Since 2007 I’ve spent most of my time investing as a business angel in startups. Then two and a half years ago I decided to start another company called GERMANTECH DIGITAL. I saw down with my business partner Ludwig, and we thought, “If we build another operational company where we’re involved in management, what do we want to do, and what are we good at?” And we realized we’re good at working with corporates and building companies — so why not combine those two? That’s how we got started with the company builder.
We also run GTEC, an entrepreneurship center, which is located in the same space. That’s something I created with our partners out of my university lectures and my work with all these different startups. I wanted to create a support infrastructure for entrepreneurs and innovators from all around the world to have better access to mentors, investors, and corporates; we also work a lot with corporate clients and partners on digital transformation and digital change, and help them interact with the startup scene and with founders. All of that is run by experienced entrepreneurs for the next generation of entrepreneurs, to pass on the lessons we’ve learned and the wisdom from the last twenty years in tech.
What do you think is important in creating an ecosystem like that?
We think there’s a lack of access to partnerships, whether with other entrepreneurs, with investors, with academia, or with corporates. We wanted to really create a platform that brings the three worlds — academia, startups, and corporates — into the same place. These three worlds speak three different languages, so the entrepreneurship center acts as the translator.
It’s a very efficient platform, and we’re able to bring interesting people, young entrepreneurs, together with those who have been there and done it to share their experience, time, mentorship and guidance. And we bring those experienced entrepreneurs into the corporate world to help innovate and create new businesses.
“People coming to Berlin come here to follow their purpose and their own dream, which makes it unique and special — you have so many passionate people in this town.”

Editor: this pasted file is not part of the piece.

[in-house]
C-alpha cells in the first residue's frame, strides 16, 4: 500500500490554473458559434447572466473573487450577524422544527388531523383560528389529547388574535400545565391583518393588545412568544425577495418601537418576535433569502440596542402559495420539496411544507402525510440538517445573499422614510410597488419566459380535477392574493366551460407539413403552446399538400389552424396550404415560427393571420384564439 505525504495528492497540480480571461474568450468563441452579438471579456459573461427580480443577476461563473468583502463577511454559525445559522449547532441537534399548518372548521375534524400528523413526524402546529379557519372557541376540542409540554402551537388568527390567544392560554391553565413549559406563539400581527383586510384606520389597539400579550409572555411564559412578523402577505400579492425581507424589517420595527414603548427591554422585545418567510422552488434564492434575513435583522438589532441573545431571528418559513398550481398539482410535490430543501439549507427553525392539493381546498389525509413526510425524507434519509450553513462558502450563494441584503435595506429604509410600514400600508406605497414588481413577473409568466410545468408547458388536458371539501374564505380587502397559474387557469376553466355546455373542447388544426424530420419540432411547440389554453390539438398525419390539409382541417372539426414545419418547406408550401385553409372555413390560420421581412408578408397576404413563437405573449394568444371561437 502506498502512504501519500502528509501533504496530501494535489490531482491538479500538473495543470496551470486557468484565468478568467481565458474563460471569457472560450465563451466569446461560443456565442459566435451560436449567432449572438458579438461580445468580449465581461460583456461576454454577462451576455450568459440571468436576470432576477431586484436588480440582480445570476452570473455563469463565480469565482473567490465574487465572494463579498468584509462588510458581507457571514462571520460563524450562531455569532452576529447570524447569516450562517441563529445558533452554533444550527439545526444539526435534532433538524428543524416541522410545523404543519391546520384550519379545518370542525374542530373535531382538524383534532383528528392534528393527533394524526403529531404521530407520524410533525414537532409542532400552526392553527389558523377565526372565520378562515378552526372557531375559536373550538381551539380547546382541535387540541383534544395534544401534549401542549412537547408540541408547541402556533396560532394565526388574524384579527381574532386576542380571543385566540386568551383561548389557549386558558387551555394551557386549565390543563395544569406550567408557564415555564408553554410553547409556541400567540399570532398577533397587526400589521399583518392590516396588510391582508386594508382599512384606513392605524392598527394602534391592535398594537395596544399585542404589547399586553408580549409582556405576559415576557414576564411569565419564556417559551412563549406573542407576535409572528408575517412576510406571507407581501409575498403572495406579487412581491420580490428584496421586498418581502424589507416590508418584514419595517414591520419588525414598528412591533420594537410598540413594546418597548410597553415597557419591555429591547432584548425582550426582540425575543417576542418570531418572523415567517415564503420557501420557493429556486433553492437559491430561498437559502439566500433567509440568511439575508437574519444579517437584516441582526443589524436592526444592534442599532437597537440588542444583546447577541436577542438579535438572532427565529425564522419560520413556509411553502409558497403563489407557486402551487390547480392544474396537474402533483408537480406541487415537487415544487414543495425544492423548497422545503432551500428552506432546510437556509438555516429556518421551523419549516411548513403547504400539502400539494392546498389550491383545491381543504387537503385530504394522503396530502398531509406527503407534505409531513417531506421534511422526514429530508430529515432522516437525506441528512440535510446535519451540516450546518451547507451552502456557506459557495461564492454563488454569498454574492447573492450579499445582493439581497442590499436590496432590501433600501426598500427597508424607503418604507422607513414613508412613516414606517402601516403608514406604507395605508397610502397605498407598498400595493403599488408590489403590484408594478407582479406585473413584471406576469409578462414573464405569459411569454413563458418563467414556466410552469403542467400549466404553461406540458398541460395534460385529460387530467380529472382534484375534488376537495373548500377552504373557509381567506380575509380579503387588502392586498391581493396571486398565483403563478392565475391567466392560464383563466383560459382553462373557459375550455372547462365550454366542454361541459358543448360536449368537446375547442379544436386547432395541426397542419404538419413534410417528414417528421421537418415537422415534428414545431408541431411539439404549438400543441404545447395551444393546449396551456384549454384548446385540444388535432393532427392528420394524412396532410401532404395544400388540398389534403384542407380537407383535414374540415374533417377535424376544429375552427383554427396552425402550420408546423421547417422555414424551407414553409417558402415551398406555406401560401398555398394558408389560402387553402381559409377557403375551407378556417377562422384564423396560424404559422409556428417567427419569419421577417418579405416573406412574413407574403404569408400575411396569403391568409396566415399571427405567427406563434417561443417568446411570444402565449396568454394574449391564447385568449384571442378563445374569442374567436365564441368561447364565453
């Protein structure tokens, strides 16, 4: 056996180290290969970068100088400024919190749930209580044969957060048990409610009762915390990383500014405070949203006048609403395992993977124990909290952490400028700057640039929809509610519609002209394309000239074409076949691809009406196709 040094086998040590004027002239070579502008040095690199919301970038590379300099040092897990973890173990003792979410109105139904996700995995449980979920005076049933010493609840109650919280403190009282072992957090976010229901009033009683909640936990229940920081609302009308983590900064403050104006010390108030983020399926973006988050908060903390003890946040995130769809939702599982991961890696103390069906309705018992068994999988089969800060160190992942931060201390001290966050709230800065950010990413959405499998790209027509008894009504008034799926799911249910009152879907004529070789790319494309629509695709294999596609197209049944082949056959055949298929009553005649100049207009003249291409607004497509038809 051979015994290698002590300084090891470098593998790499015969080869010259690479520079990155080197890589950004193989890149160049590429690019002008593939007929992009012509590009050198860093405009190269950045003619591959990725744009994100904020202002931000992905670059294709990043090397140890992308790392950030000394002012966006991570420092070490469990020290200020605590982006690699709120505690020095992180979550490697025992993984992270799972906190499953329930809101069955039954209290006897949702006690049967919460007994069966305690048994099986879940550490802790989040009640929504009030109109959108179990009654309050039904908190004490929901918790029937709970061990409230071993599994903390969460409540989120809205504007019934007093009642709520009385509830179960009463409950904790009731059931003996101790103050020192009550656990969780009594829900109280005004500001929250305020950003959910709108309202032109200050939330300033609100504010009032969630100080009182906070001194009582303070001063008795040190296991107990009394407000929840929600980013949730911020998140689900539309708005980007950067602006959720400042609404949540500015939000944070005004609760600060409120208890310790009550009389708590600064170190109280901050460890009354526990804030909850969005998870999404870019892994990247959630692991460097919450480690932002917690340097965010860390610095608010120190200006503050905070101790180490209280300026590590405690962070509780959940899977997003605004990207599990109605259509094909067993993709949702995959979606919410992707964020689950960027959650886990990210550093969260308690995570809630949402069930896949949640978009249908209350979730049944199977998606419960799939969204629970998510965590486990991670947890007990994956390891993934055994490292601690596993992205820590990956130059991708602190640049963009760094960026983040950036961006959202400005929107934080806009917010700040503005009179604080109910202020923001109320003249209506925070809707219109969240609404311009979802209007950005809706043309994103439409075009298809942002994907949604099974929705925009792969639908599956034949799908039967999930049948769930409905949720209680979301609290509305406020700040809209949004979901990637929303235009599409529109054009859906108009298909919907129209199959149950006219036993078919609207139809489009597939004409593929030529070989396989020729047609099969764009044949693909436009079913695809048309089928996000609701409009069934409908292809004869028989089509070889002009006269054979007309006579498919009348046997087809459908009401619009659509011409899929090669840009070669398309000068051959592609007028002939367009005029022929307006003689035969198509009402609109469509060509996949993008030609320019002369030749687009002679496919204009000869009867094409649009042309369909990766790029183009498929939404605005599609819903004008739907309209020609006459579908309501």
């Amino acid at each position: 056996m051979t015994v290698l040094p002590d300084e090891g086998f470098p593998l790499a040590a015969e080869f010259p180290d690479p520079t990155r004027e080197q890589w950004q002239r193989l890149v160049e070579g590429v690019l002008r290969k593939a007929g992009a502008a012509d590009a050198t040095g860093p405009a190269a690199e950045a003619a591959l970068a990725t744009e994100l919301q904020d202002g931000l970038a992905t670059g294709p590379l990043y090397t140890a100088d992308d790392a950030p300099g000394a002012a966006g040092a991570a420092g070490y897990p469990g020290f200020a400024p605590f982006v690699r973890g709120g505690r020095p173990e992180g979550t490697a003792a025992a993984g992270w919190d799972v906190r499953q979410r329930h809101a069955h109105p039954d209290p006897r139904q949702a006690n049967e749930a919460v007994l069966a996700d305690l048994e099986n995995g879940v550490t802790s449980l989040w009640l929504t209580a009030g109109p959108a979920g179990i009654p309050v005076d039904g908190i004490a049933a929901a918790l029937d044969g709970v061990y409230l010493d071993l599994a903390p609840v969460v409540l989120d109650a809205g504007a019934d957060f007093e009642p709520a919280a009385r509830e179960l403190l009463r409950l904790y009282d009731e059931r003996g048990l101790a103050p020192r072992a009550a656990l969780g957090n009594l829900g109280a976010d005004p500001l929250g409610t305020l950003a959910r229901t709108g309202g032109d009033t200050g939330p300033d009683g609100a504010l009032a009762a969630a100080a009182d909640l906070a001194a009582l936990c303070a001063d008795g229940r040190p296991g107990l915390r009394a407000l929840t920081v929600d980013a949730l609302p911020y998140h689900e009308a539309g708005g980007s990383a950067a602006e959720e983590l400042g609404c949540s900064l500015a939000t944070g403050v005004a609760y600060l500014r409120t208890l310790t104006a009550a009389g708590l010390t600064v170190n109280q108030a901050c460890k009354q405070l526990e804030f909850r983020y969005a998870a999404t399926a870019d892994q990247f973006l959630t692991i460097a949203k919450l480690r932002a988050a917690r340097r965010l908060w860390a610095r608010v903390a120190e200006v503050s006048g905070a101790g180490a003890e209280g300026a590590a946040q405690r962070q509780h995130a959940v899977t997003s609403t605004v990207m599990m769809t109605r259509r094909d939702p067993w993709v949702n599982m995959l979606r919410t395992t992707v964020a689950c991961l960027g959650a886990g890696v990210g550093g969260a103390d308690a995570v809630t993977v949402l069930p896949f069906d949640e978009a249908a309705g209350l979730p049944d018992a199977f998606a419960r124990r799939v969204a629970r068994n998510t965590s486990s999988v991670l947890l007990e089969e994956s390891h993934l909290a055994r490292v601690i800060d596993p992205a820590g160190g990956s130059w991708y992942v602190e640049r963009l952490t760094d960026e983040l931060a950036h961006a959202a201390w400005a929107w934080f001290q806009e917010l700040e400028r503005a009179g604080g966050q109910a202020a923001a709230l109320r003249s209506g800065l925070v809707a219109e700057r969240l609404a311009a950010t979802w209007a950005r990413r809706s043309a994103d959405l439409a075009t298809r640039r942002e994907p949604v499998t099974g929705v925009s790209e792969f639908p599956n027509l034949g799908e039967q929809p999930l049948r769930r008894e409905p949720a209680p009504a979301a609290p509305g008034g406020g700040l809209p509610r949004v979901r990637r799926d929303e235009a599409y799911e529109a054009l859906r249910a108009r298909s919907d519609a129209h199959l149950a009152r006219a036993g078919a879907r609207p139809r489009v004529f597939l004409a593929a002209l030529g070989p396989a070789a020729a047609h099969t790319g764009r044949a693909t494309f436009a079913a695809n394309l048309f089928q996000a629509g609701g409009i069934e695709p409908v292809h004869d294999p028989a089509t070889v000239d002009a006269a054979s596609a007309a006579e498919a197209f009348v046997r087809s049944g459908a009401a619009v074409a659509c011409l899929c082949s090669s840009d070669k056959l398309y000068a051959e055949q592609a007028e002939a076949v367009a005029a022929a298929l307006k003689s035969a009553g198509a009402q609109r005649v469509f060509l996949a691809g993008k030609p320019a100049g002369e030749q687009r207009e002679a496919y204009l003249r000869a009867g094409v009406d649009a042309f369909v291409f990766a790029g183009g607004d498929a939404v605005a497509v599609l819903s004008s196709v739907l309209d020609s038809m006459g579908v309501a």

— Benjamin Rohé
With all the startups you’ve worked with, what are some of the mistakes you often see?
I think one is not thinking big enough, or giving up too early. It’s something I see quite often when a startup experiences its first failure.
Also, not every business needs to be a venture-financed company. There are a lot of great ideas that can be run as capital-efficient and profitable companies, but a lot of entrepreneurs try to make a venture case instead of making a small but profitable business. And they struggle with their business because of that.
You’ve been working in startups your whole life. What do you like or dislike about the lifestyle?
I think the grass is always greener on the other side. I remember when my first company filed for an IPO, all my friends who were with me at school were saying, “Oh, this is so great, I want to be like you, I want to do this.” But I was looking at them partying every day and hanging out in the sun and enjoying life, and I was like, yeah, but your lifestyle is pretty neat too!
So I think it’s very difficult to see that. It’s a big sacrifice going for the entrepreneurship life. It definitely has the benefits of being your own boss and making your own decisions, but it comes with a great responsibility for yourself and your employees, it comes with sleepless nights and a lot of hours in the office and a lot of crazy travel and little sleep. So I think the freedom and the lifestyle are often over-rated when it comes to entrepreneurship.